The Eye That Never Sleeps eimage.jpg

A story of the strangest friendship that ever was: a dapper young bank thief and the detective hired by the banks to apprehend him For more about this and my other books, go here.  

Fascinating New Yorkers has been reviewed by The US Review of Books. Reviewer Gabriella Tutino says, "There's something for everyone here in this collection of profiles, and it serves as a source of inspiration for readers who love NYC."  For the whole review, click on US Review.

                            From Illusions to Gas: 
              Mo Kwon Do, Bath Bombs, and Rolfing

         Certain stretches of sidewalk in the city are of special interest because of the shops and restaurants that happen to cluster there.  One that I have passed a number of times jst registered with me recently: Eighth Avenue just below West 14th Street, the west side, from the Museum of Illusions to Mobil Mart, one of the few gas stations, and perhaps the only one, in Greenwich Village.  So here is what you find, walking downtown from 14th Street, between illusion and gas.

File:14th St 8th Av td (2019-01-03) 05 - Museum of Illusions (NY County National Bank).jpg
Eighth Avenue, from West 14th Street and the
Museum of Illusions south.

Tdorante 10

         First, at 77 Eighth Avenue, the Museum of Illusions, a fairly new creature whose nest of illusions I have yet to penetrate.  Its Greek-temple-like appearance is a reminder that the building once housed a bank.  The museum's website promises photo illusions, optical illusions, a chair illusion, a head-on-a-platter illusion, and a rotated room where visitors are apparently rotated, photos showing them tossed head over heels in space.  An experience for the young, this last suggests, and maybe not for me.  I don’t need to be rotated or to see my head on a platter.

         75 Eighth Avenue.  At ground level, the West Village Veterinary Hospital, its window listing its credentialed personnel, but nothing visually appealing.  And upstairs, Filipino Martial Arts, including Mo Kwon Do, whatever that may be.

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Email a linkto this fileInformationabout reusing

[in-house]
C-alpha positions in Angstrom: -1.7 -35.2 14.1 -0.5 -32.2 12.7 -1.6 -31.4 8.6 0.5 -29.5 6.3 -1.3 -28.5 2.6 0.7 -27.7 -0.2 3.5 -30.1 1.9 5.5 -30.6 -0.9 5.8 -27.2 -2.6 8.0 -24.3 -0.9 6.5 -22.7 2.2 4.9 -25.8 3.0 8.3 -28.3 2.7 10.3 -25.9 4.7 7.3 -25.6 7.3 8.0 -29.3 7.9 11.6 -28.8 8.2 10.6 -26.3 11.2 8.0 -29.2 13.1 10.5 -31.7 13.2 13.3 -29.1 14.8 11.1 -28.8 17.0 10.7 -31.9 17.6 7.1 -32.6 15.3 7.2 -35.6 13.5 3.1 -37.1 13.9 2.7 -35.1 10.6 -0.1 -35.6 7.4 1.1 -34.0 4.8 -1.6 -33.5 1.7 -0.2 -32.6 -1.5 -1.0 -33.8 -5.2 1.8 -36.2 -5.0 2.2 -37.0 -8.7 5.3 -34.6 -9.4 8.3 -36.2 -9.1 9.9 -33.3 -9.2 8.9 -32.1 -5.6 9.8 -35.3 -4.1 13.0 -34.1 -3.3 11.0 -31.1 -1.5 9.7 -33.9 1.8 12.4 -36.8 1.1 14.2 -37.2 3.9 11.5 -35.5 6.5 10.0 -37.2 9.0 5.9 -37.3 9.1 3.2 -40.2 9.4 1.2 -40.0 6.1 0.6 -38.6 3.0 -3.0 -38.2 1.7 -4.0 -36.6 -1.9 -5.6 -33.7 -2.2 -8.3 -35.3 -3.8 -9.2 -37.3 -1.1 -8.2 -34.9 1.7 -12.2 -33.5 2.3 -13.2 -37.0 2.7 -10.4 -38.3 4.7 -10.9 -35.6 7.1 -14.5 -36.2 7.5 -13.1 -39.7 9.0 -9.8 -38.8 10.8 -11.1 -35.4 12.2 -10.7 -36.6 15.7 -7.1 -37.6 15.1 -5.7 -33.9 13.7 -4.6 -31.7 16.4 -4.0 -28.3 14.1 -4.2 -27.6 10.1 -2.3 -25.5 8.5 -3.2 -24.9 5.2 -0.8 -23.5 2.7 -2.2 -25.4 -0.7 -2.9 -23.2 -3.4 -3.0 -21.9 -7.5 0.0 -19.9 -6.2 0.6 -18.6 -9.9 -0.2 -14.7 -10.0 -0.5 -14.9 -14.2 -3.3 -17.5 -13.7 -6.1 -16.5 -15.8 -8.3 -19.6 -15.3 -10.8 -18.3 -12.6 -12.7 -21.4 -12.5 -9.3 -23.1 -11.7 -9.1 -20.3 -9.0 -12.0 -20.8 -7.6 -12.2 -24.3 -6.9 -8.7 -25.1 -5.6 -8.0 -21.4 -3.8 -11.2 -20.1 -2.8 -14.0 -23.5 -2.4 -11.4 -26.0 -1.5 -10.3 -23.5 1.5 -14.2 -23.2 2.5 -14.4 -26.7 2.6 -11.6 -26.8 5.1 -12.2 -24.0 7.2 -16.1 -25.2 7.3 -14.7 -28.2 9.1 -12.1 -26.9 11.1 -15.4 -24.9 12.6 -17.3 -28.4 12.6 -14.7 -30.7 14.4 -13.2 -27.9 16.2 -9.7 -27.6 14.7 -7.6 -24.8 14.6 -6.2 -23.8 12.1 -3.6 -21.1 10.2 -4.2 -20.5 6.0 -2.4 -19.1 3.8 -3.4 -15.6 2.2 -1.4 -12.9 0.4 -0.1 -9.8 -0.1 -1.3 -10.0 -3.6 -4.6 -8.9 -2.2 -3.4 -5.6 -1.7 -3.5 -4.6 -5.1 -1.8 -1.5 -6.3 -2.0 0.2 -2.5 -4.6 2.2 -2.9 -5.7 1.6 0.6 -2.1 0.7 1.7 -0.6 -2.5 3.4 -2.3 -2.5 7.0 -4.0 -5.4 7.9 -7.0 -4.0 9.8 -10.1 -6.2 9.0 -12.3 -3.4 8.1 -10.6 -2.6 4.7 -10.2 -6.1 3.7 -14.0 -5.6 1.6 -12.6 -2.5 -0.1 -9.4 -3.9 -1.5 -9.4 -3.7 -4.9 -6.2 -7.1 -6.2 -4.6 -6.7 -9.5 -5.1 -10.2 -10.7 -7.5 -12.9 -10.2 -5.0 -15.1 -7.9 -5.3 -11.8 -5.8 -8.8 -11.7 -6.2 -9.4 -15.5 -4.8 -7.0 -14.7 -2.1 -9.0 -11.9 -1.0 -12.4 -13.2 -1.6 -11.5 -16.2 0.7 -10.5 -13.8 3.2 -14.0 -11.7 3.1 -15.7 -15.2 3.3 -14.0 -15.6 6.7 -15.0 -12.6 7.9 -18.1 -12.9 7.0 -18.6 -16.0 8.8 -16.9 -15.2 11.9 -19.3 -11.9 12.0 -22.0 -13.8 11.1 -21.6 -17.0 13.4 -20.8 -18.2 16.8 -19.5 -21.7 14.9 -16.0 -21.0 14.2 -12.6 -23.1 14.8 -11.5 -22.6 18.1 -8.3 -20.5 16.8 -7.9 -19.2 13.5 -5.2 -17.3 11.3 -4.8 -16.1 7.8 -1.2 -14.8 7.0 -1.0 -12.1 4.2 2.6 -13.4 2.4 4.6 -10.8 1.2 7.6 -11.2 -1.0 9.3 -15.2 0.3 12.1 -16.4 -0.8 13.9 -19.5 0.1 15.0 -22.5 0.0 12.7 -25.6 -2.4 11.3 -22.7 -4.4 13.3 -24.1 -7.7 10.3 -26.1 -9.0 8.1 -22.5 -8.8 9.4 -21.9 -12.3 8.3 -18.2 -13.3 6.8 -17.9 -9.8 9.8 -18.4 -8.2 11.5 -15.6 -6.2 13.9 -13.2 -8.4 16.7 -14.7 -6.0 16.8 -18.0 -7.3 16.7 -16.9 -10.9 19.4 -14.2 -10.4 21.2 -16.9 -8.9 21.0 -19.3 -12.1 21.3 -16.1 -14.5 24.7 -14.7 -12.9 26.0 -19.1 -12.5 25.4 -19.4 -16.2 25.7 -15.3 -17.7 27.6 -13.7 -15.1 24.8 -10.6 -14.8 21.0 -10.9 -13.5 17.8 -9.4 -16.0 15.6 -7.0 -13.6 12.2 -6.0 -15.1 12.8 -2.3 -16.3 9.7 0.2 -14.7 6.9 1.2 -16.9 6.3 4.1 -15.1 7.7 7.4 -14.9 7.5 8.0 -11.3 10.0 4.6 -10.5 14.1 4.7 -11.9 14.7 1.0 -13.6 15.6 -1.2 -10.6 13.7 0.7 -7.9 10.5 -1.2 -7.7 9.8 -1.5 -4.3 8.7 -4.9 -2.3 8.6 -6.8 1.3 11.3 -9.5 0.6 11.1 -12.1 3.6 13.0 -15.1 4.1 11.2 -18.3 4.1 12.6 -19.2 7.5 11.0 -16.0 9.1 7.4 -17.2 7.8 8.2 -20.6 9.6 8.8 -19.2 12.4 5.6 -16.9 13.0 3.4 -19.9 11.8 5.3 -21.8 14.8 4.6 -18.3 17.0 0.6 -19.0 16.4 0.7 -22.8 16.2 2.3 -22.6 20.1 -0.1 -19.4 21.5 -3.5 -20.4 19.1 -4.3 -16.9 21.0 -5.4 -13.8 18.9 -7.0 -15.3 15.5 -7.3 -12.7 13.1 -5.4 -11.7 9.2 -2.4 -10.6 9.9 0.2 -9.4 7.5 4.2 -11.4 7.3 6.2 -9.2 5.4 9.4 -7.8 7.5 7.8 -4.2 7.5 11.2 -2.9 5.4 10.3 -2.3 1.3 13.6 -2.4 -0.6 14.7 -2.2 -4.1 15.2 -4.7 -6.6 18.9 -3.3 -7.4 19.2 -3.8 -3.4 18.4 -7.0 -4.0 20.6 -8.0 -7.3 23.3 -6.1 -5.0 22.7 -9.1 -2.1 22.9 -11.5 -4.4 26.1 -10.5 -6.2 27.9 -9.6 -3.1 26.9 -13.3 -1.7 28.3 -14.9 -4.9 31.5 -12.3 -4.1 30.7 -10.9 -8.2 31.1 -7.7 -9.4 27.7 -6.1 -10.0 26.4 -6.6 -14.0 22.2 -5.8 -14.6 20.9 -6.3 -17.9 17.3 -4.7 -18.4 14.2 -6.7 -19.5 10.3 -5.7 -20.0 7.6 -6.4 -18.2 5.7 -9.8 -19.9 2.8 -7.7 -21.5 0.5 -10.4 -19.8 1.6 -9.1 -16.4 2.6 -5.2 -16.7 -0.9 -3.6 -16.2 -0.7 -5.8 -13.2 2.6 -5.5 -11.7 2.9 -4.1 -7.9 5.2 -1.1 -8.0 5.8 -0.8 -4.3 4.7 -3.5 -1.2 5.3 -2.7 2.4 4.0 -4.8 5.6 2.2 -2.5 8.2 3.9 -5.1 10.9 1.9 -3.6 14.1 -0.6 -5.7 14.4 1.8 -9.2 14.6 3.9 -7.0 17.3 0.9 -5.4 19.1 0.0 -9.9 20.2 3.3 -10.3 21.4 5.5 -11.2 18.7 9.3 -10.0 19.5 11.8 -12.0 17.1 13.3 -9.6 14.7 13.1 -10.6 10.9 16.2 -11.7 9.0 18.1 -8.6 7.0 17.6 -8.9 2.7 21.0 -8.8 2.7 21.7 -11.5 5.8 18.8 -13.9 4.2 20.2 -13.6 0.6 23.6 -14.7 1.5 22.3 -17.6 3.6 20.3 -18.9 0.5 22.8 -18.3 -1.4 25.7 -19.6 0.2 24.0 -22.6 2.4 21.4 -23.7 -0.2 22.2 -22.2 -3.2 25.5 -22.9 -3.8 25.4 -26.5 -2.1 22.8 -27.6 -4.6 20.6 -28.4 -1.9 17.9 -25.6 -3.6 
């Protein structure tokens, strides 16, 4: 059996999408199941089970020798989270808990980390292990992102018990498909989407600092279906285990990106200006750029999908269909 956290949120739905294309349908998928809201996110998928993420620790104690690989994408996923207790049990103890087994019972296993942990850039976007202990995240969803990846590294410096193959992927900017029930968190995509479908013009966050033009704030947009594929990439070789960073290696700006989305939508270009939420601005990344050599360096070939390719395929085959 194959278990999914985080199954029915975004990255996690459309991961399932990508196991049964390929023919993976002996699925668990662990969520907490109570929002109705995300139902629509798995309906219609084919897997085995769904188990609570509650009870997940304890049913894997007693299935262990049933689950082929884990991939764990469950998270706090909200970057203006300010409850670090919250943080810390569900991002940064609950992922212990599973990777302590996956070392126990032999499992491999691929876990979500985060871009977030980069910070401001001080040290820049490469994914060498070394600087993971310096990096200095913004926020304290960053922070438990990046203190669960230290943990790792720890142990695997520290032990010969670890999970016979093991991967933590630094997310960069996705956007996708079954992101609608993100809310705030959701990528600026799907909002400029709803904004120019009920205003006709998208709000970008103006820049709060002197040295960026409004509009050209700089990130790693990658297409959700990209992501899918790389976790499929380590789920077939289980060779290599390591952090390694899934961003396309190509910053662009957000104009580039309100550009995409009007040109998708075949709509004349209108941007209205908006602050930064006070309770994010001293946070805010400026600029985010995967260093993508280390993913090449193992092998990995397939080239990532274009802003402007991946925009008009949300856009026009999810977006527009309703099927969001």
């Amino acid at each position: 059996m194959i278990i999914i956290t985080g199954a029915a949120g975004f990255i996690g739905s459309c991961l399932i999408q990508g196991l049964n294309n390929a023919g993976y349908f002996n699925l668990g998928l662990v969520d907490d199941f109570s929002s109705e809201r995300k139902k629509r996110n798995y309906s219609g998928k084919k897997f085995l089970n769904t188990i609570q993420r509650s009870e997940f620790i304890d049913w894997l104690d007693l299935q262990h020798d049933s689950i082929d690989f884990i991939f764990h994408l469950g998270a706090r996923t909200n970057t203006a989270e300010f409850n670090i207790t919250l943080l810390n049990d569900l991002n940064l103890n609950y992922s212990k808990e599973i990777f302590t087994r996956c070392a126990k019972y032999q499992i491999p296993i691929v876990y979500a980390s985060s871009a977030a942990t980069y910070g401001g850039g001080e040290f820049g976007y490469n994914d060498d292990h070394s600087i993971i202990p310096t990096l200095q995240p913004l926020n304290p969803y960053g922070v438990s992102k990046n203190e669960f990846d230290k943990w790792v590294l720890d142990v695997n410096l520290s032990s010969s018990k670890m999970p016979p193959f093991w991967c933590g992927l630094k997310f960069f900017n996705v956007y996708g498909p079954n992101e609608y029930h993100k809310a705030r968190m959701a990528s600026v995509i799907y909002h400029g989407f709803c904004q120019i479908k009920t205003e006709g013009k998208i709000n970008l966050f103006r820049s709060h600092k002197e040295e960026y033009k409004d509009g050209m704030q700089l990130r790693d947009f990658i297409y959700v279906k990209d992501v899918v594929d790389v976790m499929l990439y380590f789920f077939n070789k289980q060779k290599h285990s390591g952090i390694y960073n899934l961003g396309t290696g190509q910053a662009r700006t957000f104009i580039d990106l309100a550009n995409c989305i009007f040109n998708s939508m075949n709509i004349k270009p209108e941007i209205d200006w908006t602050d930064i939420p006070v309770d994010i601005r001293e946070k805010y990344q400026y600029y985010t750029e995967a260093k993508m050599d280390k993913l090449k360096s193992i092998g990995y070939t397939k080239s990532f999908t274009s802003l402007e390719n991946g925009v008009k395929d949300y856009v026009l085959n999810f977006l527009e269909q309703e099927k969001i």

File:US Navy 040706-N-7130B-001 Senior Chief Yeoman Scott Baker, from Clinton, Mo., a 4th degree black belt and certified Tae Kwon Do instructor, spars with a student during a class held nightly aboard USS Ronald Reagan (CVN 76).jpg
Mo Kwon Do in action.  Care to learn it?

         73 Eighth.  Think Coffee.  “Feel good about your coffee,” says a sign on the sidewalk, and on the street-facing window, “Our coffee restores farm workers n Nicaragua.”  How can you resist the noble urge to enter, have a cup, and do good?  But resist I did, going on to

         71 Eighth.  Olde Good Things.  In the window, a big star with blinking lights, an imitation green crocodile, a toy red truck, a three-foot-high glass coffee urn, a Waldorf Astoria silver teapot with small glasses, a tall Cinzano bottle, a towering red tyrannosaur with yellow teeth, and in the center of the window, a huge classical or pseudo-classical bust of a smirking god, with what look like vine leaves in his hair.  The god dominates.  Obviously, a fun-loving, mischievous deity, not to be trifled with.  And on the sidewalk in front, greeting visitors, a three-foot-high yellow-beaked metal rooster labeled Quaker State, the name of a motor oil.  The most arresting display on the block, but what is it?  A store – one of four in Manhattan – featuring salvaged treasures: architectural items; antique mantels, doors, and mirrors; old signs; Art Deco hardware; vintage toys and furniture – you name it.  If it’s old and interesting, they will have it, if not in one store, then another.   And upstairs in suite 2R, by way of anticlimax, is Creative License, which describes itself as a “global entertainment licensing firm.”  There’s probably another story there, but Olde Good Things has stolen the show at no. 71.  I don’t know its prices, but that quaint e tacked on to “Old” makes me suspicious.  Not for the budget-conscious, I suspect.